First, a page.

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Discussion Starter · #1 ·
Has anyone made there pack saddle from scratch? I'm new here and I haven't got to see a saddle up close or hold one. I'm always one to build things myself to suit my needs so I have planty of questions but no one in person to ask.
What I'm really courious is how much do these pack saddles weigh? I would think one made out of alluminum would be lighter and stronger. I was also wondering wouldn't it help the goat some if the side pannels were on pivot spots so that they could adjust to the goat. Blankets..would it be better to just pad the side pannels instead of putting a blanket on the goat in hot weather or even rainy weather?
I told you I was new and no one I know packs so I'm full of questions.
 

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I think Rex made his own then patented it.

If I could, I'd get his aluminum one with molded pivoting thingies.

Attached pads, also available.

Check out the Northwest Pack Goats and Supplies site.

I'm on the cheap at the moment so I get his kits.
 

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Discussion Starter · #3 ·
Rex's (Northwest "Custom Fit") is more along the lines of what I was thinking. Would this be lighter than a woden pack? and would you really need a build blanket? It get hot here and I was thinking it would be better to not have a blanket for the goats. I mean thats my goal here is to make it confrontable for the goats.
 

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The custom fit is about the same weight as an oak saddle and pad. 5-6 lbs. The pine saddle is just under 3lbs.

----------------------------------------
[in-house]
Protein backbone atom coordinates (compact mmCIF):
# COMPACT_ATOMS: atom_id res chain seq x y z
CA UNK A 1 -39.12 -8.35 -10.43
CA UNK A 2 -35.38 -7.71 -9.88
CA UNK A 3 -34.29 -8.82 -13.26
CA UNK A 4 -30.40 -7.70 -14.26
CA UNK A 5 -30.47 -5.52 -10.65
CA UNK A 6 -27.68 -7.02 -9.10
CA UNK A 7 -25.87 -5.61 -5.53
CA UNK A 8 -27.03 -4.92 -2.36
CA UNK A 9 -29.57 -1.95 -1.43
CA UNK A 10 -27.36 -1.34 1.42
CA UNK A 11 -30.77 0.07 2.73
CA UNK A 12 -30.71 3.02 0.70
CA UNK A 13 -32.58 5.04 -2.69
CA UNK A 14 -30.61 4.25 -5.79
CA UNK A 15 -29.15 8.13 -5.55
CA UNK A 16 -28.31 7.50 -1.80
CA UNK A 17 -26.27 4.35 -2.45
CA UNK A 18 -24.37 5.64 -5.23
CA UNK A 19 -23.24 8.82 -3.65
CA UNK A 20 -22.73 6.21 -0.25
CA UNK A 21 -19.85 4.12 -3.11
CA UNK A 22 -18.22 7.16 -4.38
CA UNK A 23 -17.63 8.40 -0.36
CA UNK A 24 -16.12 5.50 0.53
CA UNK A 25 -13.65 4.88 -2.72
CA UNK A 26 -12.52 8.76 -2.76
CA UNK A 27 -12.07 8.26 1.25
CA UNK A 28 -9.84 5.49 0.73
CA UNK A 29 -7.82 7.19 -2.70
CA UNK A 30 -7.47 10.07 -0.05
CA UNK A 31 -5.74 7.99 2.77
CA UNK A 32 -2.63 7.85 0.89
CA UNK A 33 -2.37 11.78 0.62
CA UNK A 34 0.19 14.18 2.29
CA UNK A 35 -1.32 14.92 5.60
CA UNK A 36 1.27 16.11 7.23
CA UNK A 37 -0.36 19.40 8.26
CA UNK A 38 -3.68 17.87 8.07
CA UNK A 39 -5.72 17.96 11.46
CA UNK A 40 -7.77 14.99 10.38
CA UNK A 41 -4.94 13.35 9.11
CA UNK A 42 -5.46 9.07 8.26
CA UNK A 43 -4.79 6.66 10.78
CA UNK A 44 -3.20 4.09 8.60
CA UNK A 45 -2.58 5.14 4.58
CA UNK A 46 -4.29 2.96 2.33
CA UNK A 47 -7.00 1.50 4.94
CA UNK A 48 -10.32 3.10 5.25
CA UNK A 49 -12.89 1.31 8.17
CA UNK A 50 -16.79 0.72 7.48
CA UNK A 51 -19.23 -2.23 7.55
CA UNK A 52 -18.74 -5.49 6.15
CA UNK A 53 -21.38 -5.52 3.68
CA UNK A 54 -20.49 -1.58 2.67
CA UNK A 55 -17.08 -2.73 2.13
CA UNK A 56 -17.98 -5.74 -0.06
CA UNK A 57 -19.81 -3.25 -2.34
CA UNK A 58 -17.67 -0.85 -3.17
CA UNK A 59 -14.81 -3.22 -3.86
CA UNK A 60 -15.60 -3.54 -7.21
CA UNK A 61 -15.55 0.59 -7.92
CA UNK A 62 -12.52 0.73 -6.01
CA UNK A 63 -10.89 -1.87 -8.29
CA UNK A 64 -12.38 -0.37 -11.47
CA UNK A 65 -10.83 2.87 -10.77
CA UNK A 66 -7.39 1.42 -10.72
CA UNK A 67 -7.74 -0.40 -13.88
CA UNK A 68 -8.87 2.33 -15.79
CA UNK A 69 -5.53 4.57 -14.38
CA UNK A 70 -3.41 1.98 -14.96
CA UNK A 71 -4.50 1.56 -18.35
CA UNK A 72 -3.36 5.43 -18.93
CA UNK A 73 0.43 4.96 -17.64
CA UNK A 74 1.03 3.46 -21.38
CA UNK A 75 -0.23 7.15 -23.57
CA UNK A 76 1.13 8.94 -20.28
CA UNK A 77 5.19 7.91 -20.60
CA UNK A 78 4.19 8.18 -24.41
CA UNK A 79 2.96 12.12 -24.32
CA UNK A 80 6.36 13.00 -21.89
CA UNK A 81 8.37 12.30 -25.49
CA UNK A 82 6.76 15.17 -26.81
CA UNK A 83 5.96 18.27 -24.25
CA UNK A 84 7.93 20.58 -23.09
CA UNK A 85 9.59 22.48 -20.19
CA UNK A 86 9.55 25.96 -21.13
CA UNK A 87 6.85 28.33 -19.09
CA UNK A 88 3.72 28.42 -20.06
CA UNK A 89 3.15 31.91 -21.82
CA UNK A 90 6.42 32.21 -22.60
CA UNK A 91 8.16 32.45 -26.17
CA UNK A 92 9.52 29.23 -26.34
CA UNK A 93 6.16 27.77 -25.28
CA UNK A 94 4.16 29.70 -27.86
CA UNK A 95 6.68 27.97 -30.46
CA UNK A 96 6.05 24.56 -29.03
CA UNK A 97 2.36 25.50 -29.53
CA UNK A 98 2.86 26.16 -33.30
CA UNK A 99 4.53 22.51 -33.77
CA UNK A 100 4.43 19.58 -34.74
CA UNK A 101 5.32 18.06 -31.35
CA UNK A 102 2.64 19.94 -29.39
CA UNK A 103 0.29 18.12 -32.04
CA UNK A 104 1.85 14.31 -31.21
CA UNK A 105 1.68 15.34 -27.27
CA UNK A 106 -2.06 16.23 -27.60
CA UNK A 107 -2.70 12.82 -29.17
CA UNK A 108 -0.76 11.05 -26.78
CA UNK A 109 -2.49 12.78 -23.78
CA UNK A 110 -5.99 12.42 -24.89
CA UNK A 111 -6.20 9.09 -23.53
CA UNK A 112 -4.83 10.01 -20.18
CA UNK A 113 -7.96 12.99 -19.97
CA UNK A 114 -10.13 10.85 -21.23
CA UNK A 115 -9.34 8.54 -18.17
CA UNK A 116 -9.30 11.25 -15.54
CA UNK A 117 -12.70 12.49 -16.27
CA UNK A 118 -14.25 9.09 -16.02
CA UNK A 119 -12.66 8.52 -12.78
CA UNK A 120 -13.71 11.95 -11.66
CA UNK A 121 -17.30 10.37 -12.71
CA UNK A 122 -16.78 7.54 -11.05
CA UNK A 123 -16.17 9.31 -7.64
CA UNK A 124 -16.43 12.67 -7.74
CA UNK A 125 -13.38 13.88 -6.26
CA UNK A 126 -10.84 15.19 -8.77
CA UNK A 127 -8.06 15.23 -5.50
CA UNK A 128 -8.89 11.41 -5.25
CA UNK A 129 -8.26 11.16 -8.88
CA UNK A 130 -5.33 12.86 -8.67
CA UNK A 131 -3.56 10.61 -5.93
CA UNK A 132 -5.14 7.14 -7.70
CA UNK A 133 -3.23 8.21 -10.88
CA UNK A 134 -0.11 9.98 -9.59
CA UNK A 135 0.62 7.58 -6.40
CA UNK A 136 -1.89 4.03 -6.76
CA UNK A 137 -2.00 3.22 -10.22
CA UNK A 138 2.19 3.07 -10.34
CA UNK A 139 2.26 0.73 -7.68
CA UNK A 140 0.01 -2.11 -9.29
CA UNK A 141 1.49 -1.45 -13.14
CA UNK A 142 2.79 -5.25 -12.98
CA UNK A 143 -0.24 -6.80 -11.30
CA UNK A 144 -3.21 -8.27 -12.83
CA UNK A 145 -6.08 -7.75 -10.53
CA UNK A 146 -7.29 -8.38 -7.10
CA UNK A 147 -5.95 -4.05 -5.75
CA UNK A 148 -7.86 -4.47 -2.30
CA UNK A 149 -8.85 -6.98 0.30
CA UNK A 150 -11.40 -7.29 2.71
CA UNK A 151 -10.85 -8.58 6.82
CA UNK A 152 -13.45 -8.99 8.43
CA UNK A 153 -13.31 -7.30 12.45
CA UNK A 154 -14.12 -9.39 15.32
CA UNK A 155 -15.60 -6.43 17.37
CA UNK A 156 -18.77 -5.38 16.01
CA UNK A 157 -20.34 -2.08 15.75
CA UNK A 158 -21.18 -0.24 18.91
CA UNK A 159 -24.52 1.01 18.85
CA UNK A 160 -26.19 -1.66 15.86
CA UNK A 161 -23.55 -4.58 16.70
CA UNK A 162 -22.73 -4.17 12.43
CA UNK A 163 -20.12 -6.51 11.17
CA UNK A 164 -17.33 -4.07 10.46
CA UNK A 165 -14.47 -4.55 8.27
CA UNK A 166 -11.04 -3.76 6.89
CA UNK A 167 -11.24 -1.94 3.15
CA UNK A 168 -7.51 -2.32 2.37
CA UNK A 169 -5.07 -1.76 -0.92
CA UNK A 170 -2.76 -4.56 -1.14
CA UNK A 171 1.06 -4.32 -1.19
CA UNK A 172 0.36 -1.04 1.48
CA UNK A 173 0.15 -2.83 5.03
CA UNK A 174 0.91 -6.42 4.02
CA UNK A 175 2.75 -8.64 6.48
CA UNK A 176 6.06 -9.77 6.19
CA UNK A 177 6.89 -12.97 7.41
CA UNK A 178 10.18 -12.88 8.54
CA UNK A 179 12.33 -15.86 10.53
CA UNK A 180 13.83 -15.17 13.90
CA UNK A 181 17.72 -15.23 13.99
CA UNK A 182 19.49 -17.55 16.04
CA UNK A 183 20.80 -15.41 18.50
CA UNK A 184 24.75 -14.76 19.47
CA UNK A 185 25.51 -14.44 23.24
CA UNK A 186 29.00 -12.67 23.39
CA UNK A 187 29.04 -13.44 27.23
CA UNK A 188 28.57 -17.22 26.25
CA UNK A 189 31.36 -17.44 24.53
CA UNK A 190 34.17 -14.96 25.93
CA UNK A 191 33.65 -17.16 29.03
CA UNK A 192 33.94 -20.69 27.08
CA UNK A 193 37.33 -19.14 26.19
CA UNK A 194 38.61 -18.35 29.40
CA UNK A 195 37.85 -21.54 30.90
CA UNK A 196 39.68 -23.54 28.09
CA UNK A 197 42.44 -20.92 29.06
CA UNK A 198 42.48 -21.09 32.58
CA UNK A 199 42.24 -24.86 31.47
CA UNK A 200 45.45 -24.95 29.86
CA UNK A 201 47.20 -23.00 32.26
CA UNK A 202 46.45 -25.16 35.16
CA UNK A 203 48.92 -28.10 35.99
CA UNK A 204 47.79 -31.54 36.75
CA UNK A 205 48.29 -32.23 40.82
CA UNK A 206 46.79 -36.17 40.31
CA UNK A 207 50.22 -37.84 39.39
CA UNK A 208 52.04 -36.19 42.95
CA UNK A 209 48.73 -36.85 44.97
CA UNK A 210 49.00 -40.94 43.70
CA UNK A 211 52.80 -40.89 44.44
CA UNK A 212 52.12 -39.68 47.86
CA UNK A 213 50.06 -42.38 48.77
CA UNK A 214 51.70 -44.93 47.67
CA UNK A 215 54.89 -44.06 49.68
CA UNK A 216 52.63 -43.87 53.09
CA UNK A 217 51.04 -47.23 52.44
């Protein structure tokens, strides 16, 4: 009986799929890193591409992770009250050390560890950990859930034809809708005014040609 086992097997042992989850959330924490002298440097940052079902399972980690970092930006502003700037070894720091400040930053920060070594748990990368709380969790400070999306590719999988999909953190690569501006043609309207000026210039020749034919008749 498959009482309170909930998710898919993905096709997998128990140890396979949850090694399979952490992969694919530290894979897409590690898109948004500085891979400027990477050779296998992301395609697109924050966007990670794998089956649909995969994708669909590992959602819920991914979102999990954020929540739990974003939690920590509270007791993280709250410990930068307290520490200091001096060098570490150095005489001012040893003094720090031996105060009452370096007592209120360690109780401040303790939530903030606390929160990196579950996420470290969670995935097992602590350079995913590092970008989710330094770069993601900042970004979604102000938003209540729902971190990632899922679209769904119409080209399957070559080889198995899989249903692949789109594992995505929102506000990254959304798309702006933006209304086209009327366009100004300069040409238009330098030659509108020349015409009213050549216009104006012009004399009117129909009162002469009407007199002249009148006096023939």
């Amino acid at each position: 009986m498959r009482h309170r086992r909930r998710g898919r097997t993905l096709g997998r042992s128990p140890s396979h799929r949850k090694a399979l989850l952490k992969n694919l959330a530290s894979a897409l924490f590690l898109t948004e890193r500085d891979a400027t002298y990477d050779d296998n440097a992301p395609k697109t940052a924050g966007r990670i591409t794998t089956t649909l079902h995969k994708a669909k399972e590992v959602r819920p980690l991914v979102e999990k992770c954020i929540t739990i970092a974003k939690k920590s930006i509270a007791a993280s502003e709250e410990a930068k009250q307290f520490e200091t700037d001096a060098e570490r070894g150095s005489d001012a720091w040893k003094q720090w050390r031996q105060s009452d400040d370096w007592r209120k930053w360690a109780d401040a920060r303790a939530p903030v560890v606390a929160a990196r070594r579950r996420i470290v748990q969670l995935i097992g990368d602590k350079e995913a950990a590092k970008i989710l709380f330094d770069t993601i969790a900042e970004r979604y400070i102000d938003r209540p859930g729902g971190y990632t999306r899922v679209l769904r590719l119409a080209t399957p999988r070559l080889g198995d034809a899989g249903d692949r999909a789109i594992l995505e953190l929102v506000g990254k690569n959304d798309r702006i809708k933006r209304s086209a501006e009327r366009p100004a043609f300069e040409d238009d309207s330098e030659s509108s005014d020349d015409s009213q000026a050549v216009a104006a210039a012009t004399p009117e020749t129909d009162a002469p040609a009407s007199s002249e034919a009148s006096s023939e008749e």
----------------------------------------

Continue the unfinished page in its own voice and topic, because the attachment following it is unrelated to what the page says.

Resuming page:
Regardless of the saddle you choose, you do need a pad to cushion the pressure from the load on the goat. I believe it was "sweetgoatmama" who did a temperature test under various saddles and found that they were pretty similar as far as how hot the goat was. I can't remember what all types of pads she tested.
 

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Discussion Starter · #5 ·
Does the spine of the goat touch the pad or does the pad fold a bit and come off the back bone compleatly? Also how thick are these pads?
.......... I know, I know.....dam new people ask to many questions.
 

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Shade26000 said:
.......... I know, I know.....dam new people ask to many questions.
Heck no, thats what this forum is for!

The pads don't put any weight on the spine because they simply lay over the top. The pressure from the sideboards hold it in place. A good pad should perform a couple of functions, first, they should cushion the goat from the pressure of the side boards and two, they should be able to compress slightly to help the sideboards fit the contours of the goat better. Thereby helping to distribute the weight more evenly.

The pocket pads are attached directly onto the sideboards of the saddle and are made to "hump" up in the center slightly to help move air under the pad when the goat moves. Some saddles have two separate pads to on each side board to allow more air movement as well.
 

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Maybe this isn't the place, but I am amazed at the service from Northwest. Last time I ordered a saddle it was here before I checked the e-mail that said it had been shipped. I just ordered another last night and it's been shipped already.
 

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If I knew now what I didn't know then. LOL
I would of just ordered the completed saddle from
Northwest. Rex and Terri have been very patient with me.

I ordered the kit saddle. The oak one. I have not even
recieved it yet. Will be here tomorrow. So I sent an